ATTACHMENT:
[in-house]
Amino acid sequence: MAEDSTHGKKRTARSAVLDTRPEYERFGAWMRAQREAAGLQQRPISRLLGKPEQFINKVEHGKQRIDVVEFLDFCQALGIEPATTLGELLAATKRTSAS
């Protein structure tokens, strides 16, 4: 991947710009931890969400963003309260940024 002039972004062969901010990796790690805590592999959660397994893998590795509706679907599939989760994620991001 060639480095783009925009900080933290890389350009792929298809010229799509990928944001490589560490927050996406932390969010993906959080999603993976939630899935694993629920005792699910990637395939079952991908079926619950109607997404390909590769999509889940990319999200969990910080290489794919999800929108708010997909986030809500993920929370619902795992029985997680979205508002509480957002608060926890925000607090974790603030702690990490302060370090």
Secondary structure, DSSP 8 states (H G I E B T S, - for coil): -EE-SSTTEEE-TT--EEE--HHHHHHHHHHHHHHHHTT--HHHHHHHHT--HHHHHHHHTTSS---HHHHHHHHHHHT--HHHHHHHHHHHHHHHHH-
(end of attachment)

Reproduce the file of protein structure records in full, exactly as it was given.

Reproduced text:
[in-house]
Amino acid sequence: MAEDSTHGKKRTARSAVLDTRPEYERFGAWMRAQREAAGLQQRPISRLLGKPEQFINKVEHGKQRIDVVEFLDFCQALGIEPATTLGELLAATKRTSAS
């Protein structure tokens, strides 16, 4: 991947710009931890969400963003309260940024 002039972004062969901010990796790690805590592999959660397994893998590795509706679907599939989760994620991001 060639480095783009925009900080933290890389350009792929298809010229799509990928944001490589560490927050996406932390969010993906959080999603993976939630899935694993629920005792699910990637395939079952991908079926619950109607997404390909590769999509889940990319999200969990910080290489794919999800929108708010997909986030809500993920929370619902795992029985997680979205508002509480957002608060926890925000607090974790603030702690990490302060370090």
Secondary structure, DSSP 8 states (H G I E B T S, - for coil): -EE-SSTTEEE-TT--EEE--HHHHHHHHHHHHHHHHTT--HHHHHHHHT--HHHHHHHHTTSS---HHHHHHHHHHHT--HHHHHHHHHHHHHHHHH-